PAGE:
Thursday, 24 March 2011

How lucky are we ?

Post by Ash
We frequently forget just how lucky we are. It`s an enduring as opposed to endearing human trait. The appalling natural and human catastrophe in Japan, and and also earlier in the year in Christchurch, New Zealand, bring home all too clearly the thin line-between joy and sadness, certainty and despair. We have all, I`m sure, been moved not only by the suffering but also by the sheer heroism of so many, in the face of such terrible adversity. They put most of our own daily travails to shame.

Closer to base we can perhaps sometimes be guilty of a similar loss of perspective about our lot, when faced, for example, with the dilemma of the homeless. Try as we might, maybe , just maybe, we sometimes catgorize this group as being 'their own worst enemy'; drink, drugs, temperament, laziness-surely they`re the reasons behind the predicament in which they find themselves ?

The bottom-line of course is that this group are really not that different to ourselves. Each individual has particular reasons for his or her misfortune, and it`s not hard to imagine that had such issues been presented to us we too may have struggled; lucky for us therefore that we`ve our coping mechanisms and good people around us to help.

There are many fine individual`s organisations and charities that work tirelessly to help this group, for example Shelter and Crisis. On our own patch, the Maggs Day Centre in Worcester, established in some `spare capacity`owned by the Cathedral, does an absolutely outstanding job, clothing, feeding, counselling and being a `friend` to the homeless in the county. They also provide an overnight refuge throughout the cold winter nights. Established in memory of John Maggs, a homeless man found dead in the city in 1984, they do their very best to support the homeless in as many practical ways as possible.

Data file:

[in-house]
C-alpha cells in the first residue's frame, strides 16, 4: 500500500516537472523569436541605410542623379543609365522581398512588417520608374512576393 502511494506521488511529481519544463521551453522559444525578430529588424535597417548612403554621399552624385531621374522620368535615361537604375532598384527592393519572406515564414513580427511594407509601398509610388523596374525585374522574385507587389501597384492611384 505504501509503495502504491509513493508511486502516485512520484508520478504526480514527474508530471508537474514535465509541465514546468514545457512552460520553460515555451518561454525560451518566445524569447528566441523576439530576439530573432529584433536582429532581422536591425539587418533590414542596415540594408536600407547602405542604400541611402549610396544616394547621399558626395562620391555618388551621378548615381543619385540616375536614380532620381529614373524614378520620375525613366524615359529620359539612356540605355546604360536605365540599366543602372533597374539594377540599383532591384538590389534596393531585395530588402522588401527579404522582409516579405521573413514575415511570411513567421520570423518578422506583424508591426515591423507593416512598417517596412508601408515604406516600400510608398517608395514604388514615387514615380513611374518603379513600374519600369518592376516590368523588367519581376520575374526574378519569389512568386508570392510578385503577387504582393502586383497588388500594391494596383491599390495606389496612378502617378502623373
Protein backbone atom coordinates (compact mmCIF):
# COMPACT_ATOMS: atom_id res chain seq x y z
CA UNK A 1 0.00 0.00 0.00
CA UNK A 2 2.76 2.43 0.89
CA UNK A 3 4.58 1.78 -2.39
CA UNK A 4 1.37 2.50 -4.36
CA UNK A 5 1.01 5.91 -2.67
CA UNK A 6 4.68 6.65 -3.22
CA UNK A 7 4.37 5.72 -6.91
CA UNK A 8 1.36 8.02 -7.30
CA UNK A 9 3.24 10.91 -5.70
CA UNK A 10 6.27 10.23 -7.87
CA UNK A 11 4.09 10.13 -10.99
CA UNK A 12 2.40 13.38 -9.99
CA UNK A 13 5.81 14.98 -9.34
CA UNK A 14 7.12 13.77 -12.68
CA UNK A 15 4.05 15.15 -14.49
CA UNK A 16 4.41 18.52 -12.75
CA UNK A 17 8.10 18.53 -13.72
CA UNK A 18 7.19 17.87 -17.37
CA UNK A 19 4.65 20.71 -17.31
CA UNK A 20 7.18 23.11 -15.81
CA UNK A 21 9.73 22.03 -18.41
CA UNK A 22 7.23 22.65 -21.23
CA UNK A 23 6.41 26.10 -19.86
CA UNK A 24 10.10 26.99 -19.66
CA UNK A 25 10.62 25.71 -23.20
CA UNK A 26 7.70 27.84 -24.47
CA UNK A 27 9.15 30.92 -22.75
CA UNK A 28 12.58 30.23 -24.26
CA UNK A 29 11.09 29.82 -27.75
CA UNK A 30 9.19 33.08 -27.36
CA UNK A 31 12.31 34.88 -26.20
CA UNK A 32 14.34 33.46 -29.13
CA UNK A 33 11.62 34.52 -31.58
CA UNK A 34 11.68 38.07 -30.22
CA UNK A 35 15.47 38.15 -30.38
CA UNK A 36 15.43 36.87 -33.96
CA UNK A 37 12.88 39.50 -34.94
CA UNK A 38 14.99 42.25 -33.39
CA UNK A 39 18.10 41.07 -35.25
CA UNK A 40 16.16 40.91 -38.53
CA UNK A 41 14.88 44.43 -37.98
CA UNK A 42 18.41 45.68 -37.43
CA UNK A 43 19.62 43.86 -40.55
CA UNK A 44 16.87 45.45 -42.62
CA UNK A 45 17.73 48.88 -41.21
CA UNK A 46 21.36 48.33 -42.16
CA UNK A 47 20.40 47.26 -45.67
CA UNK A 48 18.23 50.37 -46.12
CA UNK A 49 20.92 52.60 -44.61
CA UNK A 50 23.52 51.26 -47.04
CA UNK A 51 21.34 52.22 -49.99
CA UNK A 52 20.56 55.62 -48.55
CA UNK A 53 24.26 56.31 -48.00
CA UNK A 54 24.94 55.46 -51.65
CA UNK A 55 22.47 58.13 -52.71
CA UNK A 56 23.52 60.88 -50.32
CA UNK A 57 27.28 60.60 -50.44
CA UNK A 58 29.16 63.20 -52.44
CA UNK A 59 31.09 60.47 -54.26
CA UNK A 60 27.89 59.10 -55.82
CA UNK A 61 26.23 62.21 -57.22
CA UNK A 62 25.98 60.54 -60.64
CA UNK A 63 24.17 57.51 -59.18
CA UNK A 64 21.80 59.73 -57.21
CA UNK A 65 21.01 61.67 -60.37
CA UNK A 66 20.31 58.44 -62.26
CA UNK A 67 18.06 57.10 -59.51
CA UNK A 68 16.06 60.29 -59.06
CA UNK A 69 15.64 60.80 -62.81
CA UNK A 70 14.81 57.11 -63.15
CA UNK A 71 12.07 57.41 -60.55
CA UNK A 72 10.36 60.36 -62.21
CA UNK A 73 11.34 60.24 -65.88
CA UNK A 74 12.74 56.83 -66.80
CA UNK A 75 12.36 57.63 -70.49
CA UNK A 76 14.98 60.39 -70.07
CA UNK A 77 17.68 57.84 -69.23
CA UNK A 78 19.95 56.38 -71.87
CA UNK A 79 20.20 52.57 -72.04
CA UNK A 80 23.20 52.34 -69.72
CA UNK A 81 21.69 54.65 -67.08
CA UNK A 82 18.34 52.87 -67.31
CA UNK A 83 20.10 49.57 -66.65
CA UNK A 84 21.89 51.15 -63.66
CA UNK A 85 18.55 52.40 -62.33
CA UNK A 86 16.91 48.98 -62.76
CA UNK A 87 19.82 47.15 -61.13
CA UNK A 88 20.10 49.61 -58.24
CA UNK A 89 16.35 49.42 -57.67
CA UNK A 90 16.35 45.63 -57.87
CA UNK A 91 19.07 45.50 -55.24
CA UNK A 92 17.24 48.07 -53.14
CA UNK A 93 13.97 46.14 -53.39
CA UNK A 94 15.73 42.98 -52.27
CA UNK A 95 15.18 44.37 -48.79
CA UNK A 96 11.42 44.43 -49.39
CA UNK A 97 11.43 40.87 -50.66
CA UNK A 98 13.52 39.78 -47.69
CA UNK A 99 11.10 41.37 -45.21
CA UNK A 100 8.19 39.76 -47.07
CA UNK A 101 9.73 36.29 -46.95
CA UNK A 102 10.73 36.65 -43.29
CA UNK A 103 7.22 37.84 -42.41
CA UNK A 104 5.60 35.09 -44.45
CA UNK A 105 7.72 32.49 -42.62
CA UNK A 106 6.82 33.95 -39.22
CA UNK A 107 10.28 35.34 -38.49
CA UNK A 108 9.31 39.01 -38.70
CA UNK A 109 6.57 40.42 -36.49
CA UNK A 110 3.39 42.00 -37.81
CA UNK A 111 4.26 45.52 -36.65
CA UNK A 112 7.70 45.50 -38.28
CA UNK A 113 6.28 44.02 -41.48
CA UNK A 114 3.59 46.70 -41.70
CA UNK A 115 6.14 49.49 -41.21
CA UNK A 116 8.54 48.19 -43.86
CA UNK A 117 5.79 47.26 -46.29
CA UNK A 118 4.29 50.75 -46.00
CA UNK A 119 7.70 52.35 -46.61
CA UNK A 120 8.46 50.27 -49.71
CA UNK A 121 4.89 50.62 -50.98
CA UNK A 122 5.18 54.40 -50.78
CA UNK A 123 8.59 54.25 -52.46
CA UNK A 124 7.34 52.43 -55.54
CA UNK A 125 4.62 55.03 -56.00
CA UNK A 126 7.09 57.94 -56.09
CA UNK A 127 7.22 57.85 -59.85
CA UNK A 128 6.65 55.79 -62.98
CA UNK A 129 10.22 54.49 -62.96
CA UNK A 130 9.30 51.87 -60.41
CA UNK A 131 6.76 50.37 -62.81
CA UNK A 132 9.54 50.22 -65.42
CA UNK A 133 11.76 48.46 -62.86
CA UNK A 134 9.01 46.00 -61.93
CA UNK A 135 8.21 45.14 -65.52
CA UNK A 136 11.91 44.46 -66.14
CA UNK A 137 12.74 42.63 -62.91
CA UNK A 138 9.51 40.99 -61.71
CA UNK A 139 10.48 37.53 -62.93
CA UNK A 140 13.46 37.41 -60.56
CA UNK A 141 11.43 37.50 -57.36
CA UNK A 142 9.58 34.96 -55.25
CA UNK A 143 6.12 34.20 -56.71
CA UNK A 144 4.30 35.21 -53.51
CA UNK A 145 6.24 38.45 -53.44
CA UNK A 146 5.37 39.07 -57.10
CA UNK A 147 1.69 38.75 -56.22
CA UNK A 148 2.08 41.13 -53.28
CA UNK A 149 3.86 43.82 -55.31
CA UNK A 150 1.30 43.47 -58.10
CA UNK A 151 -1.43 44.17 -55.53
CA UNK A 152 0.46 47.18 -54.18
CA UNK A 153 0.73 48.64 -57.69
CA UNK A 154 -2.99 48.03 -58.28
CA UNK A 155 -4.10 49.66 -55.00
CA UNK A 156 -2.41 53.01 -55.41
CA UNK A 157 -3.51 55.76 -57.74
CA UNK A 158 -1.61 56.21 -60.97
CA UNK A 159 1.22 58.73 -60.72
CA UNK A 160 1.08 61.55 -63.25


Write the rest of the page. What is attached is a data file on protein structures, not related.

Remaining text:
Such centres exist in many other parts of the UK, and they all need our support. New Meeting has adopted the Maggs Centre this year for its charity; we shall do what we can in our own small way . We don`t pretend it will be anywhere near enough, and there will of course always be competing and very genuine other causes to support. Helping some of the most dispossessed on our very doorstep though, seems the least we should be doing. And how lucky are we to be in a position to do this !
For more info : Maggs Day Centre


  1. I think people often reach for the "it's their fault" argument regarding the issue of homelessness because it assuages the fear that they have that the same could one day happen to them. The same of course is true for illness. So those that despite this fear and discomfort reach beyond themselves to help the homeless are truly heroic and deserve our praise and support. In my own area the charity Stonepillow does wonderful work in this area.

  2. Thanks very much for your comment Joseph.It`s a complicated area rgarding human response; putting ourselves in the shoes of others has to be a reasonable place from which to start.Thanks too for pointing out the charitable works of Stonepillow.Whilst there is a need, long may they be able to flourish.